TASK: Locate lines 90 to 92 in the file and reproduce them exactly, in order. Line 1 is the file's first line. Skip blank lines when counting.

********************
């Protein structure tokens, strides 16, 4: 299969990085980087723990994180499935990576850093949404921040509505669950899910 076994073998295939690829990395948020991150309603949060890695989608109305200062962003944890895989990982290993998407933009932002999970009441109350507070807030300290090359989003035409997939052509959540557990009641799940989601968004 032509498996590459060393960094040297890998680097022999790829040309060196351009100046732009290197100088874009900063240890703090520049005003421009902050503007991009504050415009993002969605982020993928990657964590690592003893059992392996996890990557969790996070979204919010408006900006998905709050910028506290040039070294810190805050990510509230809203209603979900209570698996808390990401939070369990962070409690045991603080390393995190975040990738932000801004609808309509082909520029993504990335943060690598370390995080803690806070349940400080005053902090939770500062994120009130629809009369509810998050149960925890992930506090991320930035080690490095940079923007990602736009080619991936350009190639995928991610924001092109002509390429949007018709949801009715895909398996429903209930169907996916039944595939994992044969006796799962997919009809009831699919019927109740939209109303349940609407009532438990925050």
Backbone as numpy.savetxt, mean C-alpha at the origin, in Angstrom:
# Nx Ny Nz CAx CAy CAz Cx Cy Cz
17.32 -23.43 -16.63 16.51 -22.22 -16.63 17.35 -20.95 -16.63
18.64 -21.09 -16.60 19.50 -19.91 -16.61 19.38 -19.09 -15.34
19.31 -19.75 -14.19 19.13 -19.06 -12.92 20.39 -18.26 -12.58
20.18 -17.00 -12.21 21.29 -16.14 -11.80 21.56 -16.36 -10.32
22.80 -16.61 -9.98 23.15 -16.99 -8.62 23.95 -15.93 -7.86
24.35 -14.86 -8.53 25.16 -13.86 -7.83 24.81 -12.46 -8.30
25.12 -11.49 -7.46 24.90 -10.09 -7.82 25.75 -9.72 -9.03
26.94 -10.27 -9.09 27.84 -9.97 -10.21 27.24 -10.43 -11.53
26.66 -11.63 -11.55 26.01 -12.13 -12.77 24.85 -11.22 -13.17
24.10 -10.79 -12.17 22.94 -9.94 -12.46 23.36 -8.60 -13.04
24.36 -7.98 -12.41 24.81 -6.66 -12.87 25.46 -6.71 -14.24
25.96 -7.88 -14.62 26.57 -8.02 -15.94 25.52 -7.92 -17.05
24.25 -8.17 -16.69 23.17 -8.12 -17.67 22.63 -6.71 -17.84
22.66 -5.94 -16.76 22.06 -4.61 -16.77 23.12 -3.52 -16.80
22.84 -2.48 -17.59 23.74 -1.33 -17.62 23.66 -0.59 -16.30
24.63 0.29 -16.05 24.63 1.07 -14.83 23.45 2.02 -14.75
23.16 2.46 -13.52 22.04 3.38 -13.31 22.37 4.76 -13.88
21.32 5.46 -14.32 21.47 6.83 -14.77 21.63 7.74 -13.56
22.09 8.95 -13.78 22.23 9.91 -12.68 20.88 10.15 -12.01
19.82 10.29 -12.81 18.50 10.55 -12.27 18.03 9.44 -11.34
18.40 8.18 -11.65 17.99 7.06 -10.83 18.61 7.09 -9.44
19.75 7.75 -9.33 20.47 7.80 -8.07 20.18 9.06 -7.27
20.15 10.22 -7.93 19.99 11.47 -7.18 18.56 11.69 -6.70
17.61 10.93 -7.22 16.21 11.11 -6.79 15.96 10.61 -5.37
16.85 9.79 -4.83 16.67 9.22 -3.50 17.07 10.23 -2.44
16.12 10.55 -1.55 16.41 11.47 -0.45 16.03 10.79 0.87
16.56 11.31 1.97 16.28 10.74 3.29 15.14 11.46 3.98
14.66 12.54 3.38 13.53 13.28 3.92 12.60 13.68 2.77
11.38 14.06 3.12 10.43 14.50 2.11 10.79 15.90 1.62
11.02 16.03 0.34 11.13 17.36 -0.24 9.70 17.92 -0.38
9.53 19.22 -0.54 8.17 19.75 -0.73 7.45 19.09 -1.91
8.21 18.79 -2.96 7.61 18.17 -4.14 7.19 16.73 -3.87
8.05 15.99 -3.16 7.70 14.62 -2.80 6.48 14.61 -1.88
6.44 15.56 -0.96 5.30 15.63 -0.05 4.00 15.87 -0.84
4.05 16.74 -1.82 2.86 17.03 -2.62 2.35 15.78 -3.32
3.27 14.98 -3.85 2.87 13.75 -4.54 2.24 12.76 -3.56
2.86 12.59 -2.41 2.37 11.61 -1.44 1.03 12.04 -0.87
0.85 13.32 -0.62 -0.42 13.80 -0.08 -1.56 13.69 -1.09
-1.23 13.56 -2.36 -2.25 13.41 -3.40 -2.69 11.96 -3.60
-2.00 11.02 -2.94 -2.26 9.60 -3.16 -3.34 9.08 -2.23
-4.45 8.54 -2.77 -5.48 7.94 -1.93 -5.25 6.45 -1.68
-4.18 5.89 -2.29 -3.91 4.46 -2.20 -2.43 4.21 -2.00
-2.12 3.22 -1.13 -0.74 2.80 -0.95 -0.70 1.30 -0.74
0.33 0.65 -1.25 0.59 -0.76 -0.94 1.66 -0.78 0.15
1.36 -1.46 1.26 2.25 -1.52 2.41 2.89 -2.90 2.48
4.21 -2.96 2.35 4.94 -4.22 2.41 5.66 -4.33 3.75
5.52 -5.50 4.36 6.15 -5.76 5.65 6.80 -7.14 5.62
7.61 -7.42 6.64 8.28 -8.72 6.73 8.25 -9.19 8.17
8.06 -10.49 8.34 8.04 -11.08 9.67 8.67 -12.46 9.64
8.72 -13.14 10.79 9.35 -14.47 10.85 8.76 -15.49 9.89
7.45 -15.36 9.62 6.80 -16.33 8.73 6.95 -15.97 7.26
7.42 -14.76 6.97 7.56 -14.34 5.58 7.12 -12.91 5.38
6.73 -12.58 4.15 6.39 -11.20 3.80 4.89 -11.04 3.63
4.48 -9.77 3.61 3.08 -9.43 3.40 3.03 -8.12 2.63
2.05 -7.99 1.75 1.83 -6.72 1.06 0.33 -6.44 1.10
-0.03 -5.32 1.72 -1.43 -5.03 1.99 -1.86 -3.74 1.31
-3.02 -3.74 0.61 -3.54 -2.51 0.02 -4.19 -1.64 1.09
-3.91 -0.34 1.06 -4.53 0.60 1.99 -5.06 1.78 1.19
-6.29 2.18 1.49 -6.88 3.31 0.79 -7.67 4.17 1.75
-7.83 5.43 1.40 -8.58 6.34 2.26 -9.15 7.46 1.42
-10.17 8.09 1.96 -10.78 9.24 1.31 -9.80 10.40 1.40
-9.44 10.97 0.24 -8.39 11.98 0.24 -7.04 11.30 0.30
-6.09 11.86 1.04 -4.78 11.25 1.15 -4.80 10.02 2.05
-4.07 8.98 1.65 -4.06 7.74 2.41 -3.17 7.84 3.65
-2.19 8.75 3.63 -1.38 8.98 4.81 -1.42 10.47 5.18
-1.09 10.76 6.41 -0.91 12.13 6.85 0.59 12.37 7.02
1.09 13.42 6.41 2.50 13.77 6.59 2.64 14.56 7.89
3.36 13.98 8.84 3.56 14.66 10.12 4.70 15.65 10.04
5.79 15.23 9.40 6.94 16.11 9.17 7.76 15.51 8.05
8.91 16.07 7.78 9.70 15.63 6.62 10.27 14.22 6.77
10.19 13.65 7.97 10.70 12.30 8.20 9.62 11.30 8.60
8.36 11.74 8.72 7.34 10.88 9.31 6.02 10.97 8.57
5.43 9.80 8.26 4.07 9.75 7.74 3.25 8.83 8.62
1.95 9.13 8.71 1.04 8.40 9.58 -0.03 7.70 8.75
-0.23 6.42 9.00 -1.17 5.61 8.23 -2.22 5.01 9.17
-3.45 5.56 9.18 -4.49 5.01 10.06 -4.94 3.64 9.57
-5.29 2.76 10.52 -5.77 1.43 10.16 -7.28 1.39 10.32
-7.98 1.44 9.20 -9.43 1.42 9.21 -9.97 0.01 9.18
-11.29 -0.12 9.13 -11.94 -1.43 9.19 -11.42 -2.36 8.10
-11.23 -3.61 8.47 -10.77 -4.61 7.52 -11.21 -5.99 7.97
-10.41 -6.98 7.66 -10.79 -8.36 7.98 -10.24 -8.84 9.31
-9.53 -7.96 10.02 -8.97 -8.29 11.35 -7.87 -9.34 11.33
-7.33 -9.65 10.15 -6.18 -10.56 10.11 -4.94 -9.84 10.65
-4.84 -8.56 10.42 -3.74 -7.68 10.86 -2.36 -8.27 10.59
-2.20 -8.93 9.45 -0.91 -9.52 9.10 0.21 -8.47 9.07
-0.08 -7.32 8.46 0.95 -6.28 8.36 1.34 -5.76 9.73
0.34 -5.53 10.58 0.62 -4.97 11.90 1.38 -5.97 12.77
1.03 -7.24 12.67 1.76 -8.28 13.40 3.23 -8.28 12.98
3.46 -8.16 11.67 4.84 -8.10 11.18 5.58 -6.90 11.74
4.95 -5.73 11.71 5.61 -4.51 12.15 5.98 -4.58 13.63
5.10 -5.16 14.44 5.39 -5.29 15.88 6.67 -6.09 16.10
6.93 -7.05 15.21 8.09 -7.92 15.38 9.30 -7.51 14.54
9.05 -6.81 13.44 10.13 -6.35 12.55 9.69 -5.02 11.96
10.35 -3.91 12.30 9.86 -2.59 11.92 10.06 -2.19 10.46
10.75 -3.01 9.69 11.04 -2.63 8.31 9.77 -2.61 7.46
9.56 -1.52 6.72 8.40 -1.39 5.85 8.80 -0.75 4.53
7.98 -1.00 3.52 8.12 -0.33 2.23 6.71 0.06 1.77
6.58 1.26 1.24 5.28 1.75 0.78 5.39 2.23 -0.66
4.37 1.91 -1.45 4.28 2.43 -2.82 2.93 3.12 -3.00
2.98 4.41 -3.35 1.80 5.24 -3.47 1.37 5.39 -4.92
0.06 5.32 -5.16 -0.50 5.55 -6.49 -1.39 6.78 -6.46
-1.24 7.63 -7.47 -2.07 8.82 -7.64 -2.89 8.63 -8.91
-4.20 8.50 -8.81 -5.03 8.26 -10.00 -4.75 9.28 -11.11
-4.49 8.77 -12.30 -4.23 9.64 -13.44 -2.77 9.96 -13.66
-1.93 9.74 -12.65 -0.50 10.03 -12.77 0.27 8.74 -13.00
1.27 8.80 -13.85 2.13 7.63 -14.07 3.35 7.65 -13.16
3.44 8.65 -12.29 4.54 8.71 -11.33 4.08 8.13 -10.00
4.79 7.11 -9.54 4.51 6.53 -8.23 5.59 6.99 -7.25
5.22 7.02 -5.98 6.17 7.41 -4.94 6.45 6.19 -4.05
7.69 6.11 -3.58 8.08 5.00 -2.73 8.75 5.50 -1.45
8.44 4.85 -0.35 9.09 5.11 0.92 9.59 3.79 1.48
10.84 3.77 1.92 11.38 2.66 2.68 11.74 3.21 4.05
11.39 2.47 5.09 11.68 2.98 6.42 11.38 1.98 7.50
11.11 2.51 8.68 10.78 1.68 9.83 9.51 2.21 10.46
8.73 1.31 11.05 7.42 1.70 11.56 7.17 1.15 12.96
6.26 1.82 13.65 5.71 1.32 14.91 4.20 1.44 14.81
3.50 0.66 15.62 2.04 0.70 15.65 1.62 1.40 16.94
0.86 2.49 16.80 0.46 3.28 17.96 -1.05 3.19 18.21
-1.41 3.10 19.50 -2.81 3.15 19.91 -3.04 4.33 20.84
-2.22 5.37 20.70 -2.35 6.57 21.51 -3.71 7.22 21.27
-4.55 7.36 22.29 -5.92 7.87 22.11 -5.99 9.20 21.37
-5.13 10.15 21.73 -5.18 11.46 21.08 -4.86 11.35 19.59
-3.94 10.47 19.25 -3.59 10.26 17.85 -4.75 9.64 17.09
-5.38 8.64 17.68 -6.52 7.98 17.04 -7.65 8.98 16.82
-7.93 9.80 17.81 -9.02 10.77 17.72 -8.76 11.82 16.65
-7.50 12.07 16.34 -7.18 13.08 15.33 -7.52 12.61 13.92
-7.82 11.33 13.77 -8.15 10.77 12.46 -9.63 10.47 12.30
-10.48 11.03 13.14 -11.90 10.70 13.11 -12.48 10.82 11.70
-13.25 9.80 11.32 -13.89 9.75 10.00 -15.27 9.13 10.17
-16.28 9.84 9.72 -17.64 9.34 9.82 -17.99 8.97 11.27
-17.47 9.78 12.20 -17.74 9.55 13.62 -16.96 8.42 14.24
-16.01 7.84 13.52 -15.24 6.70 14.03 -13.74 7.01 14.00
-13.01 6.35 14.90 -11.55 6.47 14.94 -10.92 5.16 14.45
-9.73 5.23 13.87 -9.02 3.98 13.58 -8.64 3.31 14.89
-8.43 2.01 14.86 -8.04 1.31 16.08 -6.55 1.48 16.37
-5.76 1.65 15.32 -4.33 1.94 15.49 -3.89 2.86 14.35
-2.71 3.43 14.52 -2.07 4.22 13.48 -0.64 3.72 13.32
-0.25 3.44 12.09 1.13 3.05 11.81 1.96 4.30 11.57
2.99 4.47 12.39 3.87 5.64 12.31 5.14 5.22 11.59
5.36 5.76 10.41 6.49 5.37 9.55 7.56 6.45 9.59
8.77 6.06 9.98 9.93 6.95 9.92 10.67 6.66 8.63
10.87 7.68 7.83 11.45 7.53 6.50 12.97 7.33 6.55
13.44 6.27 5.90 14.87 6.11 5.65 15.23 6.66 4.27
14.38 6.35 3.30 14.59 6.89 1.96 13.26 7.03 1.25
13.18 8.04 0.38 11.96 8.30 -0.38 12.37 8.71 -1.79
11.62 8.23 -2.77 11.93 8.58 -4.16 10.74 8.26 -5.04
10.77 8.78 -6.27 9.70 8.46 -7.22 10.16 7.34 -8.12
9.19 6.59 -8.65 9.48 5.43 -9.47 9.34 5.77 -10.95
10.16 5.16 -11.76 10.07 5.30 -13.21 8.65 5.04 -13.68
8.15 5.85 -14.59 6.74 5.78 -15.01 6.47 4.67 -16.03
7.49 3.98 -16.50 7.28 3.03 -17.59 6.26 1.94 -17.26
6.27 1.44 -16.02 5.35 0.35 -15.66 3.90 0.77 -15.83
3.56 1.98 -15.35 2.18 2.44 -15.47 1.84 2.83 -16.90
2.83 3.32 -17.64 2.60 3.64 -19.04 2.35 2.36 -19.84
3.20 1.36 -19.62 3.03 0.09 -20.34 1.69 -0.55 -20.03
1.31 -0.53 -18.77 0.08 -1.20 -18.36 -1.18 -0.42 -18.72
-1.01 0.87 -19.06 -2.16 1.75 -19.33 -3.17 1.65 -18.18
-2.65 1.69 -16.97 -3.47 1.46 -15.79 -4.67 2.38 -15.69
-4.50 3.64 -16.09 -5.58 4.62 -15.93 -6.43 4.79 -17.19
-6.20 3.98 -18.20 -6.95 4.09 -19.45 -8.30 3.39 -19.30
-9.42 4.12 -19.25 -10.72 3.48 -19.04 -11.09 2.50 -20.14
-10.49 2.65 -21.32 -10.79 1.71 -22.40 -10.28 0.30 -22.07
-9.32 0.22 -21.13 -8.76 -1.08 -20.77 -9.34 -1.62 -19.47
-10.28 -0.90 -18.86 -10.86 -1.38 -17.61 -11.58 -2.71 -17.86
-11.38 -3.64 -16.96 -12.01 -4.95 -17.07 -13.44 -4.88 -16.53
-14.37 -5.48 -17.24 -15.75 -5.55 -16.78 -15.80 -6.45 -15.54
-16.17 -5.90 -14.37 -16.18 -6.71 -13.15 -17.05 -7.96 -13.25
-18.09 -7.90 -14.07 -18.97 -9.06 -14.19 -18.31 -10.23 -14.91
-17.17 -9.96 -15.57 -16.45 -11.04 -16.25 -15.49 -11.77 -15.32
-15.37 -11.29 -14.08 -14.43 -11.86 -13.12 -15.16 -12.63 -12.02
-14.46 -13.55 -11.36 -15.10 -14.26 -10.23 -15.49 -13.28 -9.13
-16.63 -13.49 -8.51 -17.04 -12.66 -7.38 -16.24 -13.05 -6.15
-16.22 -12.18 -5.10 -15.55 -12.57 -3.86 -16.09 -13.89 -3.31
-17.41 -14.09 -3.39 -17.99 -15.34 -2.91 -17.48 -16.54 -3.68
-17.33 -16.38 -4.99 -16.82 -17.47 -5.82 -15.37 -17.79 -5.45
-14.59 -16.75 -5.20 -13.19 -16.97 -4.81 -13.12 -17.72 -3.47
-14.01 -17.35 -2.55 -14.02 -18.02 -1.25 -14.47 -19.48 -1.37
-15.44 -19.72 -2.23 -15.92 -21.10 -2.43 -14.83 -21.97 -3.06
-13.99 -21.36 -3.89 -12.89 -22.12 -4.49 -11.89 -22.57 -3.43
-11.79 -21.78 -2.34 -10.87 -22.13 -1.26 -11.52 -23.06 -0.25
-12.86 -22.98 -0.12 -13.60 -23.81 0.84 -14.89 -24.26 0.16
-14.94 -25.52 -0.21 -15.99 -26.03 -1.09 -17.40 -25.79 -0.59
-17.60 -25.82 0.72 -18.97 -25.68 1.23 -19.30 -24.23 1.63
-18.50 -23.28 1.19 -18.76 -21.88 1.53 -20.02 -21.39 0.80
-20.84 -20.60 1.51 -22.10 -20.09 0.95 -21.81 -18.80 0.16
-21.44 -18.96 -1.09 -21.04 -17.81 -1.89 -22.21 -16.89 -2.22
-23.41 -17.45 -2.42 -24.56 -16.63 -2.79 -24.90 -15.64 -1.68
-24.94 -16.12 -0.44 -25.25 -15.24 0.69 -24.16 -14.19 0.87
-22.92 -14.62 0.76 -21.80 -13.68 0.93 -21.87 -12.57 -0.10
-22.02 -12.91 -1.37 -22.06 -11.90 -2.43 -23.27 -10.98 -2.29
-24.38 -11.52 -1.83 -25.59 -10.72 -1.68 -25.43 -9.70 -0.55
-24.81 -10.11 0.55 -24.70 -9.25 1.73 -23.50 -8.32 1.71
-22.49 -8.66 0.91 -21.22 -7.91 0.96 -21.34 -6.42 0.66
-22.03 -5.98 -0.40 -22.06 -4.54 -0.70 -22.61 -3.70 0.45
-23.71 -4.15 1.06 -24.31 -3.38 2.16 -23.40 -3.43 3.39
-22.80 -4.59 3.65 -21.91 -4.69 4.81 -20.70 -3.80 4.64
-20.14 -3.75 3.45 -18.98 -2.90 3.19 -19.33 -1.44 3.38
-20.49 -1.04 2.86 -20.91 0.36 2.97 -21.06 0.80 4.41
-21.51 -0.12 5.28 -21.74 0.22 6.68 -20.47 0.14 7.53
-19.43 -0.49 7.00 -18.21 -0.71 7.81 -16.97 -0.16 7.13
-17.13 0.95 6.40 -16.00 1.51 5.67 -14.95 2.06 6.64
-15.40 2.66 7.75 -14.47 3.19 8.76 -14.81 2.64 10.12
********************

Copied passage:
0.34 -5.53 10.58 0.62 -4.97 11.90 1.38 -5.97 12.77
1.03 -7.24 12.67 1.76 -8.28 13.40 3.23 -8.28 12.98
3.46 -8.16 11.67 4.84 -8.10 11.18 5.58 -6.90 11.74